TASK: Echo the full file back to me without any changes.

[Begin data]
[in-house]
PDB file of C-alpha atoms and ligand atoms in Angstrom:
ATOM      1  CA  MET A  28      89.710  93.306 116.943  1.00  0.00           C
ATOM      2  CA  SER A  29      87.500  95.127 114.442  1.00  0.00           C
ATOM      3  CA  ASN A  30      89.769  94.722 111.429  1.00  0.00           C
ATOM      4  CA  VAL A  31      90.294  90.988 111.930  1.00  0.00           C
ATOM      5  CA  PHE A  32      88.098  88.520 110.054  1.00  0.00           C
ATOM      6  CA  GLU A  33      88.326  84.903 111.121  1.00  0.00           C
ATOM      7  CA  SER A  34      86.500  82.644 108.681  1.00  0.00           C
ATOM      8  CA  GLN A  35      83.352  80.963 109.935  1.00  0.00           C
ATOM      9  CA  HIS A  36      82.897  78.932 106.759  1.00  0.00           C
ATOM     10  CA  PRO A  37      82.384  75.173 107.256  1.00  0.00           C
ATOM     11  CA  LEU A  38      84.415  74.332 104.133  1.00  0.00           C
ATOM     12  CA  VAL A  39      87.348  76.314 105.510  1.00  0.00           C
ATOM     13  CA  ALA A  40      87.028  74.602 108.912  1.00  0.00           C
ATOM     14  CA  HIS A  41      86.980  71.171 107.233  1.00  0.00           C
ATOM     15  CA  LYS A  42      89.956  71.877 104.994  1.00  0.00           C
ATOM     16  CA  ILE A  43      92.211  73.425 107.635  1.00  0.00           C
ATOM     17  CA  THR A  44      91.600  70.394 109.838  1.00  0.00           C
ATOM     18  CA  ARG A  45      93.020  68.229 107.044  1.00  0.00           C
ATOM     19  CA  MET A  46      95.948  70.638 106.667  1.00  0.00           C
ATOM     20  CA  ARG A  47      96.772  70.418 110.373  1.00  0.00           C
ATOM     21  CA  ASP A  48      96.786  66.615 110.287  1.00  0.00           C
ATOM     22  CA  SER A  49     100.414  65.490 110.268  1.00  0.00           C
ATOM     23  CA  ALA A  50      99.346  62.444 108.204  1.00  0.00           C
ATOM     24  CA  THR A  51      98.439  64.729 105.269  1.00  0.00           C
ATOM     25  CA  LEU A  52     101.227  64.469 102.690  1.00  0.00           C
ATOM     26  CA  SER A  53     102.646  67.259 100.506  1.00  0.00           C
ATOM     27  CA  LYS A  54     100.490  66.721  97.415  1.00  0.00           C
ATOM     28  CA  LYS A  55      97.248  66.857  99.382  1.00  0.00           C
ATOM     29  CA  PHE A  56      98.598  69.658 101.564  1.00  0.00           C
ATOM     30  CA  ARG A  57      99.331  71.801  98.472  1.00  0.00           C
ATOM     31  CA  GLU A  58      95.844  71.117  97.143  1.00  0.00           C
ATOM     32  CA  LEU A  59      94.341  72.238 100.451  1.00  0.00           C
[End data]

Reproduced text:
[in-house]
PDB file of C-alpha atoms and ligand atoms in Angstrom:
ATOM      1  CA  MET A  28      89.710  93.306 116.943  1.00  0.00           C
ATOM      2  CA  SER A  29      87.500  95.127 114.442  1.00  0.00           C
ATOM      3  CA  ASN A  30      89.769  94.722 111.429  1.00  0.00           C
ATOM      4  CA  VAL A  31      90.294  90.988 111.930  1.00  0.00           C
ATOM      5  CA  PHE A  32      88.098  88.520 110.054  1.00  0.00           C
ATOM      6  CA  GLU A  33      88.326  84.903 111.121  1.00  0.00           C
ATOM      7  CA  SER A  34      86.500  82.644 108.681  1.00  0.00           C
ATOM      8  CA  GLN A  35      83.352  80.963 109.935  1.00  0.00           C
ATOM      9  CA  HIS A  36      82.897  78.932 106.759  1.00  0.00           C
ATOM     10  CA  PRO A  37      82.384  75.173 107.256  1.00  0.00           C
ATOM     11  CA  LEU A  38      84.415  74.332 104.133  1.00  0.00           C
ATOM     12  CA  VAL A  39      87.348  76.314 105.510  1.00  0.00           C
ATOM     13  CA  ALA A  40      87.028  74.602 108.912  1.00  0.00           C
ATOM     14  CA  HIS A  41      86.980  71.171 107.233  1.00  0.00           C
ATOM     15  CA  LYS A  42      89.956  71.877 104.994  1.00  0.00           C
ATOM     16  CA  ILE A  43      92.211  73.425 107.635  1.00  0.00           C
ATOM     17  CA  THR A  44      91.600  70.394 109.838  1.00  0.00           C
ATOM     18  CA  ARG A  45      93.020  68.229 107.044  1.00  0.00           C
ATOM     19  CA  MET A  46      95.948  70.638 106.667  1.00  0.00           C
ATOM     20  CA  ARG A  47      96.772  70.418 110.373  1.00  0.00           C
ATOM     21  CA  ASP A  48      96.786  66.615 110.287  1.00  0.00           C
ATOM     22  CA  SER A  49     100.414  65.490 110.268  1.00  0.00           C
ATOM     23  CA  ALA A  50      99.346  62.444 108.204  1.00  0.00           C
ATOM     24  CA  THR A  51      98.439  64.729 105.269  1.00  0.00           C
ATOM     25  CA  LEU A  52     101.227  64.469 102.690  1.00  0.00           C
ATOM     26  CA  SER A  53     102.646  67.259 100.506  1.00  0.00           C
ATOM     27  CA  LYS A  54     100.490  66.721  97.415  1.00  0.00           C
ATOM     28  CA  LYS A  55      97.248  66.857  99.382  1.00  0.00           C
ATOM     29  CA  PHE A  56      98.598  69.658 101.564  1.00  0.00           C
ATOM     30  CA  ARG A  57      99.331  71.801  98.472  1.00  0.00           C
ATOM     31  CA  GLU A  58      95.844  71.117  97.143  1.00  0.00           C
ATOM     32  CA  LEU A  59      94.341  72.238 100.451  1.00  0.00           C